FormaCrypt project: meeting January 16, 2007

ENS Cachan, conference room, Pavillon des Jardins (see access map and map of the campus)

11:00 Mathieu Baudet, PhD thesis defense, PhD thesis


15-15:30 Invited talk: Ralf Küsters, A Cryptographic Model for Branching Time Security Properties --- the Case of Contract Signing Protocols (joint work with Véronique Cortier and Bogdan Warinschi) slides

Some cryptographic tasks, such as contract signing and other related tasks, need to ensure complex, branching time security properties. When defining such properties one needs to deal with subtle problems regarding the scheduling of non-deterministic decisions, the delivery of messages sent on resilient (non-adversarially controlled) channels, fair executions (executions where no party, both honest and dishonest, is unreasonably precluded to perform its actions), and defining strategies of adversaries against all possible non-deterministic choices of parties and arbitrary delivery of messages via resilient channels. These problems are typically not, or not all, addressed in cryptographic models and these models therefore do not suffice to formalize branching time properties, such as those required of contract signing protocols.

In this talk, a cryptographic model that deals with all of the above problems is proposed. One central feature of this model is a general definition of fair scheduling which not only formalizes fair scheduling of resilient channels but also fair scheduling of actions of honest and dishonest principals. Based on this model and the notion of fair scheduling, a definition of a prominent branching time property of contract signing protocols, namely balance, is provided, along with the first cryptographic proof that the Asokan-Shoup-Waidner two-party contract signing protocol is balanced. The cryptographic models and notions proprosed here provide a basis for relating cryptographic and formal definitions of branching time security properties.

15:30-16 Véronique Cortier, How to protect security protocols against active attackers (joint work with Bogdan Warinschi and Eugen Zalinescu) slides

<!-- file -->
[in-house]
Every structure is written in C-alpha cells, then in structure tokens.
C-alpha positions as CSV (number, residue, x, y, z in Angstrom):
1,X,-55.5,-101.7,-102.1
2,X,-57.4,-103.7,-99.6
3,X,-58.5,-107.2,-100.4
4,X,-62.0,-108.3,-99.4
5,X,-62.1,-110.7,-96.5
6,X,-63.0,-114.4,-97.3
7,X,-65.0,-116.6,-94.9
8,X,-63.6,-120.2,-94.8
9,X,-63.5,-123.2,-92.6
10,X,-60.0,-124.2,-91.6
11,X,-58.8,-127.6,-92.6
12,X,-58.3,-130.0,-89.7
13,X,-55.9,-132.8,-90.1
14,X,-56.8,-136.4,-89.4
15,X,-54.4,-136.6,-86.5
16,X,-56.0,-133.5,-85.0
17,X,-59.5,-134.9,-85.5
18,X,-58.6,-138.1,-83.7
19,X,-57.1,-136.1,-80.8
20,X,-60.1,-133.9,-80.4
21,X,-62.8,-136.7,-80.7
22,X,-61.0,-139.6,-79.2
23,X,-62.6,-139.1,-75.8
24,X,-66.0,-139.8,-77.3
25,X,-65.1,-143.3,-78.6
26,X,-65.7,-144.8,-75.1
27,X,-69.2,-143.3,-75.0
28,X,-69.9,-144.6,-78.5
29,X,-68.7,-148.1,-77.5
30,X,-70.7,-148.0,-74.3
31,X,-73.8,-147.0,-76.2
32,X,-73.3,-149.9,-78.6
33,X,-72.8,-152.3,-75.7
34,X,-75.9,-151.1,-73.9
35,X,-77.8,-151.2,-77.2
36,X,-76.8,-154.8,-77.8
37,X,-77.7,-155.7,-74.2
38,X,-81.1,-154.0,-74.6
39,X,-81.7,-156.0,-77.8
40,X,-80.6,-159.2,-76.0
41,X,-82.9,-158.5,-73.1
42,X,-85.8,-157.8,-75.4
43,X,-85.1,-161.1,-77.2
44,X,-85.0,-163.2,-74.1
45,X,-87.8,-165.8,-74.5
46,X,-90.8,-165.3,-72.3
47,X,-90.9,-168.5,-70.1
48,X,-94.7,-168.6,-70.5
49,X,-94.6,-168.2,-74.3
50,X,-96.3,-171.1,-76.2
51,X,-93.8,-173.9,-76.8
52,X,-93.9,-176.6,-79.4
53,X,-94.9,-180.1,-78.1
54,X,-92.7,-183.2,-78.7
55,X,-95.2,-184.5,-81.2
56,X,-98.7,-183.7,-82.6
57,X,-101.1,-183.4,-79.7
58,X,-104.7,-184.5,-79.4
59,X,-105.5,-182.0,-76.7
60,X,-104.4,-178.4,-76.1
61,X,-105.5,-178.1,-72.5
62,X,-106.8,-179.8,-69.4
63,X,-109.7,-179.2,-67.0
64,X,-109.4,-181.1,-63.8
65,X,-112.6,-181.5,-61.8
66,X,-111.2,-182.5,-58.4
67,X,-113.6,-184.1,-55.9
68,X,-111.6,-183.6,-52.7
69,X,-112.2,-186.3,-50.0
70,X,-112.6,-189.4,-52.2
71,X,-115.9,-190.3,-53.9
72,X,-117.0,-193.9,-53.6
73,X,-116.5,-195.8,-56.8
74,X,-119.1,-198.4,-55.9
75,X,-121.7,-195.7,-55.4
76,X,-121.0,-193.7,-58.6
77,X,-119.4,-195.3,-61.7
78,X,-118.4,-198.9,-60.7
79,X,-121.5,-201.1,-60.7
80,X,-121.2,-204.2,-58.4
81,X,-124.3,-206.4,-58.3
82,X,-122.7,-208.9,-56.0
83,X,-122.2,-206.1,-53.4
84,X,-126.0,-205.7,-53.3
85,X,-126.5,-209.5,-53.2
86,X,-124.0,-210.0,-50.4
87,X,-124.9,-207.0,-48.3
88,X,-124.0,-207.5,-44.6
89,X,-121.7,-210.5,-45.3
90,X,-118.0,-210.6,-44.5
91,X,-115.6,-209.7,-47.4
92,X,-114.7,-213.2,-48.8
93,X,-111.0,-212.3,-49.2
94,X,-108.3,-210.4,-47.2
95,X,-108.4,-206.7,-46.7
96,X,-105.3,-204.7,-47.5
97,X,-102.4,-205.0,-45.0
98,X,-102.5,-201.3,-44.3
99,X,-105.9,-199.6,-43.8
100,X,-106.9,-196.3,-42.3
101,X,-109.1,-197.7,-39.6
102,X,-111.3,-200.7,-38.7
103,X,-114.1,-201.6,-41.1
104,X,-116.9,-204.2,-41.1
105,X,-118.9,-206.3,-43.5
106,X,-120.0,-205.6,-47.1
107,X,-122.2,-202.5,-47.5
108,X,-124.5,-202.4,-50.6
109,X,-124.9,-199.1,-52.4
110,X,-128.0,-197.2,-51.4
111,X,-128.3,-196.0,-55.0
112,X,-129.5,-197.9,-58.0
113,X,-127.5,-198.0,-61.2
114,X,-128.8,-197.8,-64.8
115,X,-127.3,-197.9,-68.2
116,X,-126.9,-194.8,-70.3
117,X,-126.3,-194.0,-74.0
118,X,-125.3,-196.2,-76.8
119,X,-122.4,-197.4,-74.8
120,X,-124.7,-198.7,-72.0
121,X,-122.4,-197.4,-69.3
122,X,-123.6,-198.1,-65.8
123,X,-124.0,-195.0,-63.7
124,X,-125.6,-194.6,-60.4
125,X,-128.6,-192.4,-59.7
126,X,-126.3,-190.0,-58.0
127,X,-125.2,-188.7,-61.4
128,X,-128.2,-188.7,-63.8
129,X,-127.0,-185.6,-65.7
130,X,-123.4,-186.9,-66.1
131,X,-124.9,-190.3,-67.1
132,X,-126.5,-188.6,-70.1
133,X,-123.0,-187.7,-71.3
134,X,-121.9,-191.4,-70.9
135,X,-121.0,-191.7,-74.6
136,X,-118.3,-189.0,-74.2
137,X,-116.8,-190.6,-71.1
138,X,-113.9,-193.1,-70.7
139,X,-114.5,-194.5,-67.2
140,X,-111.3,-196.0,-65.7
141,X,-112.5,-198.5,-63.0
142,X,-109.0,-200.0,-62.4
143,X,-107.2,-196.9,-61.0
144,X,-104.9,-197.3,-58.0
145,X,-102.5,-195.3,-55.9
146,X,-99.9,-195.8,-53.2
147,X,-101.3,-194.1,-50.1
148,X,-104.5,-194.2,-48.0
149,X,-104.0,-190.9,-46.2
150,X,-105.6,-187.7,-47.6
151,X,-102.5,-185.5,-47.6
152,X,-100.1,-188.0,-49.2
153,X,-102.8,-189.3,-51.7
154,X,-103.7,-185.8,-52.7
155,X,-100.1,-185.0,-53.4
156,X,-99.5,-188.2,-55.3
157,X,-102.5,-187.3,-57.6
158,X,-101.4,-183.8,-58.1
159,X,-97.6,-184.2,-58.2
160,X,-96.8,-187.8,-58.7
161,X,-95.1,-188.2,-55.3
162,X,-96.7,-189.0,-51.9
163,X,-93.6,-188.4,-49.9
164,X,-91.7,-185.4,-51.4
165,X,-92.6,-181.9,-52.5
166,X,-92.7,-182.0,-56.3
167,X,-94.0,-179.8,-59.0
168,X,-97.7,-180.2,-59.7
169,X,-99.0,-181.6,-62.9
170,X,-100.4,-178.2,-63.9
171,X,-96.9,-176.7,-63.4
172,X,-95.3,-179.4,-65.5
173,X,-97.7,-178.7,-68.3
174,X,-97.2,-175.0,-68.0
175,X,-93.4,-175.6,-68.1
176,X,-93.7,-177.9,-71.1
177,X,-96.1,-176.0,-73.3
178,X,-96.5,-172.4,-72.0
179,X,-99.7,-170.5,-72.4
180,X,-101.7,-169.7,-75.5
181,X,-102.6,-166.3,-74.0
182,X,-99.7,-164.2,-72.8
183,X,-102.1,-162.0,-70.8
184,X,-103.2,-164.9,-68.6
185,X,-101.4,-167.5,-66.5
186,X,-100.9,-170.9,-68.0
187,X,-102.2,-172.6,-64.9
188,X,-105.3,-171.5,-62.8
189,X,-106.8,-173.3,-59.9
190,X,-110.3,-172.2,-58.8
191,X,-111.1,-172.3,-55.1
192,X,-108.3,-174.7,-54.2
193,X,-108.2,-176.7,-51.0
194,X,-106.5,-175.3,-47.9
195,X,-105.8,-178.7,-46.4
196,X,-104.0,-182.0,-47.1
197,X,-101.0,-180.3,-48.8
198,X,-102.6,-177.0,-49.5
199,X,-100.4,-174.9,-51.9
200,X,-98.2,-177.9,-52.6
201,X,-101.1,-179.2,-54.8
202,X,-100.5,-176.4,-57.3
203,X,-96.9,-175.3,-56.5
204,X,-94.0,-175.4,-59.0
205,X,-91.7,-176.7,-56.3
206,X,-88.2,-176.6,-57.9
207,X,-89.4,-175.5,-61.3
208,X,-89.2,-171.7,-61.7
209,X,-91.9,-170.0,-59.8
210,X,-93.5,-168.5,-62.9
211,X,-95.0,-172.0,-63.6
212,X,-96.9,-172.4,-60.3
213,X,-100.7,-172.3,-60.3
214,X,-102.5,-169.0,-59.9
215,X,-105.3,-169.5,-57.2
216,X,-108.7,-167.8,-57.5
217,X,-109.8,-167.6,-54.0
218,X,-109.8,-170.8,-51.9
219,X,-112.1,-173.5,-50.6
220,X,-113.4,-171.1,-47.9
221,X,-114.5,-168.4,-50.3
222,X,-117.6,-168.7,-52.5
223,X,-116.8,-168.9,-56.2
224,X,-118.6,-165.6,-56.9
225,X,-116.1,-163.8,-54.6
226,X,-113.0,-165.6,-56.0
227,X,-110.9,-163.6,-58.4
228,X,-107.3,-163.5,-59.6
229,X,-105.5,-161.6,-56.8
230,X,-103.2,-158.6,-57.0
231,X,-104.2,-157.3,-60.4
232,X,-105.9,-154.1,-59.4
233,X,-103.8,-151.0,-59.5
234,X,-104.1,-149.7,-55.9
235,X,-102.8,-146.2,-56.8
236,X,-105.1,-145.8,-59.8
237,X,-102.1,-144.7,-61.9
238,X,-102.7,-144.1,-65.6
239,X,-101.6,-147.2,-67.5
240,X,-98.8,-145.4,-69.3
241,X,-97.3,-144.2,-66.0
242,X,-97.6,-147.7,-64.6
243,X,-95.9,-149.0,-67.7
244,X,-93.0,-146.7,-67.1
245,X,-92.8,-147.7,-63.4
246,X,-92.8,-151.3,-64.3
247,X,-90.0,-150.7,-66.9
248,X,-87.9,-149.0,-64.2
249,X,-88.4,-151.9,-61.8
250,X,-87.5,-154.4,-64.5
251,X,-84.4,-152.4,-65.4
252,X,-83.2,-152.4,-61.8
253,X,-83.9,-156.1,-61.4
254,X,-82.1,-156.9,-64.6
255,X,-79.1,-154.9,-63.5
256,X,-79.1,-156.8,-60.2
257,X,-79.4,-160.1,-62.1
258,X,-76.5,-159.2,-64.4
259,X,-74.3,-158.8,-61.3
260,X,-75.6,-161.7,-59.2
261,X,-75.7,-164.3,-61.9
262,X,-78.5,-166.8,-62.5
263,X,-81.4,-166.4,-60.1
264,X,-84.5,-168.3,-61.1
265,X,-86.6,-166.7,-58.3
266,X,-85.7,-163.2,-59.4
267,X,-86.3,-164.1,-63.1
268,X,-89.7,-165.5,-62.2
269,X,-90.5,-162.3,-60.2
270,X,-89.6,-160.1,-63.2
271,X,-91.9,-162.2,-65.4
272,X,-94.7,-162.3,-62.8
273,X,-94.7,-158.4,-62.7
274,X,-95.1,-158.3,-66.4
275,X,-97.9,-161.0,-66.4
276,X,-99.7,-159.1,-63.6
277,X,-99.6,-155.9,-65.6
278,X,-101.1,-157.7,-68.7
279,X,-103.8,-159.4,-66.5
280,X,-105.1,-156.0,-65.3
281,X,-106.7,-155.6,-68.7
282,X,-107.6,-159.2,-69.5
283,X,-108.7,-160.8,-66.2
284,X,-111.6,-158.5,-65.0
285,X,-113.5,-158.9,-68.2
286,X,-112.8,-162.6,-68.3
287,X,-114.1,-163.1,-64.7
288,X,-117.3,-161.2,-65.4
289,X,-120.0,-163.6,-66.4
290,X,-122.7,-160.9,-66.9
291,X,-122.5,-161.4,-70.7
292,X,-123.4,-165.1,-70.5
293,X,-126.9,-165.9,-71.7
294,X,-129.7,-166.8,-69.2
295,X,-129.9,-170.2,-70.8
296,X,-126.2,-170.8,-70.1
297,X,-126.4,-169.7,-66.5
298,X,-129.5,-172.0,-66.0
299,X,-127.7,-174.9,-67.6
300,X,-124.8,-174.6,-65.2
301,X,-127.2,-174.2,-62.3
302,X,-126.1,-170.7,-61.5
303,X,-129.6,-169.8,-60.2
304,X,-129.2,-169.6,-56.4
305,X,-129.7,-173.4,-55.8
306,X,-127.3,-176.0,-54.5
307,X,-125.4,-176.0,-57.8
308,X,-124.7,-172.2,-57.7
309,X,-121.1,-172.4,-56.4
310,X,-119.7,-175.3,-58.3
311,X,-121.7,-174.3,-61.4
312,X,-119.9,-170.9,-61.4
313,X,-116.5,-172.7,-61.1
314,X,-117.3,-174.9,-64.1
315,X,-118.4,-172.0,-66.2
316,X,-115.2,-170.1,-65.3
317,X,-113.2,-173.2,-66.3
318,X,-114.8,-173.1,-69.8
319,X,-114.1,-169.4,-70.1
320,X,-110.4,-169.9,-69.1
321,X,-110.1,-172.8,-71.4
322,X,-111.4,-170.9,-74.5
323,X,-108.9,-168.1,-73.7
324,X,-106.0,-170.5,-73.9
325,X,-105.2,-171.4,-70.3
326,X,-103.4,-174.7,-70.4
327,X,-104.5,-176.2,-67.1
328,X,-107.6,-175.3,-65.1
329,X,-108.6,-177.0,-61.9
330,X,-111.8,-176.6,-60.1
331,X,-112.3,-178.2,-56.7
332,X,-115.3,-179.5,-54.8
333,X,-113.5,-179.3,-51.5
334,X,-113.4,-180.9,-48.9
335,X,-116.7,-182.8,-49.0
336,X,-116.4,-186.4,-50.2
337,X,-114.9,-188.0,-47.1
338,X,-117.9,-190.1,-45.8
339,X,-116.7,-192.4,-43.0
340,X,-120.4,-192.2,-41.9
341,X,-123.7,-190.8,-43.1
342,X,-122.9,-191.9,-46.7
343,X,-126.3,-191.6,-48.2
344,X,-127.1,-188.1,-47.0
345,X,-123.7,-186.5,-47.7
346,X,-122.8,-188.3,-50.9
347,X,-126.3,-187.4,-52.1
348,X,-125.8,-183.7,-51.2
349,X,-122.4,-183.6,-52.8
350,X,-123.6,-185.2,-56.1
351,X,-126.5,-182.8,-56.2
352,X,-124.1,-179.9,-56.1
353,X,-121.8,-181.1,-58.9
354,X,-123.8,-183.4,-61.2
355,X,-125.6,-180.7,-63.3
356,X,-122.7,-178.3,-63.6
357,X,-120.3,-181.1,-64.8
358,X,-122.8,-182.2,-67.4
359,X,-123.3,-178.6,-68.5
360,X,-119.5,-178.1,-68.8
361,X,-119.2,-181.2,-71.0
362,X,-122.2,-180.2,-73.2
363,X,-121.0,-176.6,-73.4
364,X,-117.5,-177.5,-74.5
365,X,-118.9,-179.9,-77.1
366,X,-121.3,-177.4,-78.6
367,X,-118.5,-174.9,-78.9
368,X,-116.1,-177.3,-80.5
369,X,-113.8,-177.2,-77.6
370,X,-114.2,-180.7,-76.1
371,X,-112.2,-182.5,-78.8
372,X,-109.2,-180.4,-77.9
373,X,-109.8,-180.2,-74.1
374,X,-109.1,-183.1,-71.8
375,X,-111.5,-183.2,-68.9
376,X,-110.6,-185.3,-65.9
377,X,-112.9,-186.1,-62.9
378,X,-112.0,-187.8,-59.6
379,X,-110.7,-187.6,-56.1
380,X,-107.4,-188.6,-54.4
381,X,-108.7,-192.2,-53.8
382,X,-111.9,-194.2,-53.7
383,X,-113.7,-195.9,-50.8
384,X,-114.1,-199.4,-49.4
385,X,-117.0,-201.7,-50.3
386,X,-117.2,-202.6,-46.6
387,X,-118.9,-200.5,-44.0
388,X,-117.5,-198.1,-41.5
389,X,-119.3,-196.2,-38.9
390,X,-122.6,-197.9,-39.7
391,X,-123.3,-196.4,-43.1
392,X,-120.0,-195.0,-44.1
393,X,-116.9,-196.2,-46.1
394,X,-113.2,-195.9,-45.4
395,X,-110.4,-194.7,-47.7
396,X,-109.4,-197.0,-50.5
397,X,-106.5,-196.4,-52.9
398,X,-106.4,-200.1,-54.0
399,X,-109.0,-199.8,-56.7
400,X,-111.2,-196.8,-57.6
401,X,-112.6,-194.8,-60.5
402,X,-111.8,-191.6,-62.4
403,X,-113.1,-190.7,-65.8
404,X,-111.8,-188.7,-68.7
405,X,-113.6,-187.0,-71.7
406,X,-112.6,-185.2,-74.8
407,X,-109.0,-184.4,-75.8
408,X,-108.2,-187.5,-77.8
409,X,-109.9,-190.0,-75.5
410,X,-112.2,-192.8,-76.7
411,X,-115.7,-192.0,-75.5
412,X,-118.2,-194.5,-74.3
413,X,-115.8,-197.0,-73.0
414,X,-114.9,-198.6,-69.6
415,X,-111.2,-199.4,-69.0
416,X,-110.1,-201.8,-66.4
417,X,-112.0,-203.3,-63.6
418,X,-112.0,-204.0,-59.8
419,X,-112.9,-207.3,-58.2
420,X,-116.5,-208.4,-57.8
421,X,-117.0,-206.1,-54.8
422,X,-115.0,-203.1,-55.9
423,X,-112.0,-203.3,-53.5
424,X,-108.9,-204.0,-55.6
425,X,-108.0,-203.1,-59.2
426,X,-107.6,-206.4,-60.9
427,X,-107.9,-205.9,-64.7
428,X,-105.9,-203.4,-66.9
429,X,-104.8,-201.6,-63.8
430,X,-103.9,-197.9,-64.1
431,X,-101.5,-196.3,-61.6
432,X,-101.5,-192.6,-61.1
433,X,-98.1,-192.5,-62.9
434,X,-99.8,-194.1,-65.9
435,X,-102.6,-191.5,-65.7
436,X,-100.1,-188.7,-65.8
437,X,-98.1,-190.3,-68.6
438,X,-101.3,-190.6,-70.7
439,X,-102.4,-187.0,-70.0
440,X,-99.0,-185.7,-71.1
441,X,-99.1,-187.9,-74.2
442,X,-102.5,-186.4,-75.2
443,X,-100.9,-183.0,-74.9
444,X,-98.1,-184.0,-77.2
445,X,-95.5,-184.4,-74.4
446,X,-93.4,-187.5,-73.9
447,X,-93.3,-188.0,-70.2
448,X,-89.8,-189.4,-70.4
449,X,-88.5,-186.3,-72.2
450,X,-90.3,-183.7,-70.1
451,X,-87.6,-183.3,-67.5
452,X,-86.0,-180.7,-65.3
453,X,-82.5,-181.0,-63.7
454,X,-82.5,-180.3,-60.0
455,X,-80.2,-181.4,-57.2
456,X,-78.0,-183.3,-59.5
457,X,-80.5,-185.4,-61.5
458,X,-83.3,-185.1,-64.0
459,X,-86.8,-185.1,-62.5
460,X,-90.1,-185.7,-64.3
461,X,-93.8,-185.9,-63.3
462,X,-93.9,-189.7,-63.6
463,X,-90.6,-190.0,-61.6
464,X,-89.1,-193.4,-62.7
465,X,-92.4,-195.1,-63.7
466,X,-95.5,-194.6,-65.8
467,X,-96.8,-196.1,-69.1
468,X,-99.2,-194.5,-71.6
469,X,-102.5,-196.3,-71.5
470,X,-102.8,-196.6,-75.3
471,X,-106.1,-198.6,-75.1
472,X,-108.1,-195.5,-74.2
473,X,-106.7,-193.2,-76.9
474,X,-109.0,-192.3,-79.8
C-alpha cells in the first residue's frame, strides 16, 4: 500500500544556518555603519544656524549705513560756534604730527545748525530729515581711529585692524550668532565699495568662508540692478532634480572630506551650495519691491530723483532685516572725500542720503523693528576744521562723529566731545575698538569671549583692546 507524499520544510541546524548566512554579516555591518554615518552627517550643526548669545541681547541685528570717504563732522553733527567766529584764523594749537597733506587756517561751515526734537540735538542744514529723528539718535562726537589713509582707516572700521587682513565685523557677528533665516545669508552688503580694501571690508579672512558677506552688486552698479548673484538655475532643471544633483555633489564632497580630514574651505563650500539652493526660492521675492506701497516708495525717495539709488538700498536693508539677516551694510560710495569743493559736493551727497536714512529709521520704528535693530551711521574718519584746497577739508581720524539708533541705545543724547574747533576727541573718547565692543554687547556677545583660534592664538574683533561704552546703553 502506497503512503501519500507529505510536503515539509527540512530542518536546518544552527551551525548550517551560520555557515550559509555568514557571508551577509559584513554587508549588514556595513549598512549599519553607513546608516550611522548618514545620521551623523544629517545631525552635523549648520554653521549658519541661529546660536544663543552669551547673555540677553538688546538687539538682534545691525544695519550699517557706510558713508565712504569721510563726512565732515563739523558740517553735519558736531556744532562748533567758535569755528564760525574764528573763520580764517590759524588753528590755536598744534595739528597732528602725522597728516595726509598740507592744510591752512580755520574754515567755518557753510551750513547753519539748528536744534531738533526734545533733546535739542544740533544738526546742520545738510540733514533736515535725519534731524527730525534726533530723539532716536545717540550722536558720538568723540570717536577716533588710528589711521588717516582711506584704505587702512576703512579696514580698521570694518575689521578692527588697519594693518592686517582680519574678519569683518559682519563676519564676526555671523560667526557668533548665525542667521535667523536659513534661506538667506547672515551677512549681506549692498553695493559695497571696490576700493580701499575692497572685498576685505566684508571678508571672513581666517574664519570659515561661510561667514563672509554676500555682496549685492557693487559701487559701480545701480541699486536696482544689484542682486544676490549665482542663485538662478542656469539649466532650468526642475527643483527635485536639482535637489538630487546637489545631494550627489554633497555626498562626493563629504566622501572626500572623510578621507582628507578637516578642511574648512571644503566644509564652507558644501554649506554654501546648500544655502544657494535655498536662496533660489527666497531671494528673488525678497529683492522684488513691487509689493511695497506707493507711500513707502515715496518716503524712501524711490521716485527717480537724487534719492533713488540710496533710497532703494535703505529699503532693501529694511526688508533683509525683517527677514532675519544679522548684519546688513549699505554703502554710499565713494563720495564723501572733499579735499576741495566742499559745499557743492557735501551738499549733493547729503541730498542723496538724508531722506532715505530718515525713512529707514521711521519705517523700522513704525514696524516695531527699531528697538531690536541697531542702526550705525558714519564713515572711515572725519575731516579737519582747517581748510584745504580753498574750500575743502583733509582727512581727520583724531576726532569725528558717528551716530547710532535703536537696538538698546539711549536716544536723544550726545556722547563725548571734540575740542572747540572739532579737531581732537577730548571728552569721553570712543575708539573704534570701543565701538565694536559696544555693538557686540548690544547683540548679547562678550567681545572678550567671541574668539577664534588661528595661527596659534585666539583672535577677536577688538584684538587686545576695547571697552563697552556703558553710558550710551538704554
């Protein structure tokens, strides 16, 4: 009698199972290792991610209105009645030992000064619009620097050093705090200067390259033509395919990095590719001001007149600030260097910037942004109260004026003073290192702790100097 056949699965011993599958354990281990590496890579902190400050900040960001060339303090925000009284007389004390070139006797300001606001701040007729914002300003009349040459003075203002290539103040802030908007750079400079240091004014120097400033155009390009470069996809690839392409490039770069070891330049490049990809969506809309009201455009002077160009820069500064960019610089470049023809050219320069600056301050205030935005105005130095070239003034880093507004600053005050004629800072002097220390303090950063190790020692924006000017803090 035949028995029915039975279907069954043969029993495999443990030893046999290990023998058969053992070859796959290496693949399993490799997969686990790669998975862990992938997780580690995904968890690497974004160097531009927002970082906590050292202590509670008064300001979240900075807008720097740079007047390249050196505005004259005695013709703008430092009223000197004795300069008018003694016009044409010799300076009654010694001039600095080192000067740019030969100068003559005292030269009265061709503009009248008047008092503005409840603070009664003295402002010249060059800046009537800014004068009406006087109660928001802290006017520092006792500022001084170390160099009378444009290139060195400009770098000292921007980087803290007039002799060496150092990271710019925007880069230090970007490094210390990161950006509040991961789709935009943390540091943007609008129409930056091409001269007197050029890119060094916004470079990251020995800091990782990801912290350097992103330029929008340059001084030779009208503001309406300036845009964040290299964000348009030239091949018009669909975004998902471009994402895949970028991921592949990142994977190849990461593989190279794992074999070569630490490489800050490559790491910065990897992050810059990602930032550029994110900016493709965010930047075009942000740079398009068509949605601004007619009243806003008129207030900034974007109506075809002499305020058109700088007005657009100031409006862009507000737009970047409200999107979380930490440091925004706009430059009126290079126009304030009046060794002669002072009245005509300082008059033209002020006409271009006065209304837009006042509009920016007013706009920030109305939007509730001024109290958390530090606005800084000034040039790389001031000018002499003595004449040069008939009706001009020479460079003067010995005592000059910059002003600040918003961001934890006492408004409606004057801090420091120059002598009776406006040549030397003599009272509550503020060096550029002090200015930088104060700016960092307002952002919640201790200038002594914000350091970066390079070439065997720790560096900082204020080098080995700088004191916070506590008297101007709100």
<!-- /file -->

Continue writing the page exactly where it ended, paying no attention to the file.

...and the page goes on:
We introduce a generic transformation-based approach for the design of verifiably secure protocols. The transformation maps a protocol that is secure against a passive attacker that only observes the messages exchanged in a single session of the protocol, into a protocol that is secure against a fully active adversary in full control of the communication between an unbounded number of protocol sessions. We prove our results for standard formulations of secrecy and authentication.

The transformation enables a paradigm for modular protocol development where designers focus their effort on an extremely simple execution setting -- security in more complex settings is enforced by our generic transformation.

The transformation works for any protocol, with any number of participants, written with usual cryptographic primitives. It essentially consists in tying each message to the session for which it is intended via appropriate digital signatures, and hiding the content of the message under the recipient's public key in order to prevent replay in other sessions.

16:00-16:30 Bruno Blanchet, Computationally Sound Automatic Proofs of Correspondence Assertions slides

We present a new automatic technique for proving correspondence assertions for cryptographic protocols in the computational model. Correspondence assertions are useful in particular for establishing authentication.

Our technique produces proofs by sequences of games, as standard in cryptography. These proofs are valid for a number of sessions polynomial in the security parameter, in the presence of an active adversary. Our technique can handle a wide variety of cryptographic primitives, including shared- and public-key encryption, signatures, message authentication codes, and hash functions. It has been implemented in the tool CryptoVerif and successfully tested on examples from the literature.

16:30-16:45 Short break

16:45-17:15 Laurent Mazaré, Adaptive Security of Symbolic Encryption: the Case of Dynamic Corruptions (joint work with Bogdan Warinschi) slides

Adaptive security has been defined by Micciancio and Panjwani in 2005. This work extends the classical computational soundness result from Abadi and Rogaway to a scenario where the adversary adaptively chooses the sequence of symbolic terms that he wants to observe, and still only relies on semantic security of the encryption scheme. However this computational soundness result suffers from a strong restriction: keys cannot be corrupted in a dynamic way. In this work, we remove this restriction and allow all the possible forms of corruptions. This result also solves partly the selective decryption problem and extends in a non-trivial way to the case of nested encryptions as well as key emission.

17:15-17:45 Steve Kremer, Adaptive soundness of static equivalence --- work in progress (joint work with Laurent Mazaré) slides

We define a framework to reason about sound implementations of equational theories in the presence of an adaptive adversary. In particular, we focus on soundess of static equivalence. We illustrate our framework on several equational theories: xor, symmetric encryption, groups and also joint theories of encryption and groups as well as encryption and xor. For both examples using joint theories we use a proof technique that enables us to reuse proofs for the separate theories. Finally, we define a model for symbolic analysis of dynamic group key exchange protocols, which we show to be computationally sound.

17:45-18:15 Discussion.

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